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14.07.2016 - Privacy at the Intersection of Ethics and Technology

Keynote by Prof Helen Nissenbaum

Welche Gefahren birgt die digitale Technologie für die Privatsphäre?
Dieser Frage wird Professor Helen Nissenbaum in ihrem Vortrag beim Munich Center for Internet Research (MCIR) am 14. Juli nachgehen.

Frau Nissenbaum ist Professorin für Medien, Kultur, Kommunikationswissenschaften und Informatik an der New York University.
Die Sammlung von Daten und der Einsatz von Überwachungstechnologien gefährden nicht nur die Privatsphäre jedes Einzelnen, sondern auch die Integrität gesellschaftlicher Bereiche wie Gesundheitswesen, Bildung oder die Familie. In ihrem Vortrag wird Professor Nissenbaum dem Konzept der kontextuellen Integrität und seinem Einfluss auf Regulierung und Technologiedesign nachgehen und im Anschluss mit einem Expertenpanel diskutieren. Gäste für die Diskussion sind unter anderem Professor Filipovic von der Hochschule für Philosophie München und Assistenzprofessor Jens Grossklags vom PennState College of Information Sciences and Technology.

Die Veranstaltung können Sie auch im Livestream verfolgen und sich per Live-Chat mit Fragen und Thesen in die Diskussion einschalten.

 

English Abstract:

Advances in digital technologies have stirred great anxiety over privacy. Many have tried to pinpoint the threats and have supported protection through public policy and technology design. My lecture will address these issues. It will describe the theory of contextual integrity, which defines privacy as appropriate flow of personal information: technology that facilitates surveillance, data collection, and unfettered distribution threaten privacy because they cause major disruptions in information flow in stark contrast to those we expect. These disruptions are problematic not only because they threaten harm to individual data subjects, but also because they may undermine the integrity of societal contexts, such as, healthcare, education, the family, and democratic citizenship. Contextual integrity challenges dominant approaches to regulation and technology design that place too much emphasis on secrecy and subjects’ control through mechanisms of notice and consent. It argues that these approaches can actually impede privacy protection, urging regulators, researchers, and technology designers to support specific constraints on information flow and use — instead of merely handing off this responsibility to individuals.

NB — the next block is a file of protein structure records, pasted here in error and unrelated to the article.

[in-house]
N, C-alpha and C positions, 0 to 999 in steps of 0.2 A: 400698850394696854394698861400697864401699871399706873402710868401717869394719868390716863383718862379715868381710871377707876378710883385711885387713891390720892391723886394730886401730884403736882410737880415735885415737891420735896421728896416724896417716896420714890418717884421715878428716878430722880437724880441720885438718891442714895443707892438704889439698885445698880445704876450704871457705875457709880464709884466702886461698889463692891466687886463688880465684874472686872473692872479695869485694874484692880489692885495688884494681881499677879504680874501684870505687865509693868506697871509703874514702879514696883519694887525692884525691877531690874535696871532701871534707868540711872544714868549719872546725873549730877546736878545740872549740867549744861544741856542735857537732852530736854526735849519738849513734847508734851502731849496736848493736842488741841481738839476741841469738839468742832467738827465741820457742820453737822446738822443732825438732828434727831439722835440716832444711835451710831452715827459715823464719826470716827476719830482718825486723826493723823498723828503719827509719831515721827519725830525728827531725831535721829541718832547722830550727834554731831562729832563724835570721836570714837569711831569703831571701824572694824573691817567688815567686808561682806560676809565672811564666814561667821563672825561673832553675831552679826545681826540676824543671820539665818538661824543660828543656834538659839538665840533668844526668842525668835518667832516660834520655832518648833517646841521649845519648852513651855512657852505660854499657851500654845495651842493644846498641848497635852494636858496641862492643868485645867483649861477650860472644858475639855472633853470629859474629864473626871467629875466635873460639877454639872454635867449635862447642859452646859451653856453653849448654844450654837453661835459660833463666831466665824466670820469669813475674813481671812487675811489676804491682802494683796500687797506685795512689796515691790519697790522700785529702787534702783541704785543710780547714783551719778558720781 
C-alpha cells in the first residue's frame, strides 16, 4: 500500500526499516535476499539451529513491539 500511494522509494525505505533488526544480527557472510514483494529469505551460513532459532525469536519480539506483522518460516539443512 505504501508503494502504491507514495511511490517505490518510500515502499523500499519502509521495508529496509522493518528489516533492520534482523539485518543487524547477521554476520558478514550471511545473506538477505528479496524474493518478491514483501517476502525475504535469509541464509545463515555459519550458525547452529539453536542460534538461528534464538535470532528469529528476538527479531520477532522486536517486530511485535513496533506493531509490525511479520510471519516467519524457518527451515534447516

Dieser Vortrag wird in Englisch stattfinden. Wir bitten um Anmeldung.

Informationen zum Podium werden kurzfristig zur Verfügung gestellt.

Videoaufzeichnung

Prof. Helen Nissenbaum, Ph.D.

Professor für Media, Culture, and Communication & Computer Science
New York University

Prof. Dr. Alexander Pretschner; Moderation

Professor für Software Engineering, Technische Universität München

Prof. Dr. Alexander Filipović

Professor für Medienethik, Hochschule für Philosophie München

Assistant Prof. Jens Grossklags

Haile Family Early Career Assistant Professor of Information Sciences and Technology, PennState College of Information Sciences and Technology

Stephan Micklitz

Director of Engineering at Google Deutschland

18:00 - 20:00 Uhr

Vortrag

Privacy at the Intersection of Ethics and Technology

Plenarsaal

Podiumsdiskussion:

Alexander Filipović is a media ethicist at the Munich School of Philosophy. After his studies in Theology, Communication Sciences and German Literature Alexander receives his doctoral degree in 2006. He is now especially interested in ethical questions in the context of journalism, entertainment and digitalisation. Challenges of the digital transformation of our media are a major focus of his lectures and publications. Alexander coordinates the Netzwerk Medienethik (www.netzwerk-medienethik.de) and is editor of the media ethics journal Communicatio Socialis (www.communicatio-socialis.de).

 

Stephan Micklitz in an Engineering Director on the Identity, Privacy and Security team in Munich. His team focuses on providing users with tools and controls to manage their privacy and security when using Google – helping them to keep their data secure and protect their privacy. MyAccount and the Google Dashboard are examples of such tools Stephan’s team has built. Stephan joined Google in 2007 as a Software Engineer, and has been working on the Identity, Privacy and Security team since 2009.

Stephan studied computer science at the TU München and completed his masters degree (Dipl. Inf.) in 2003. Prior to joining Google he worked for several software companies as an engineer and consultant for business software solutions.

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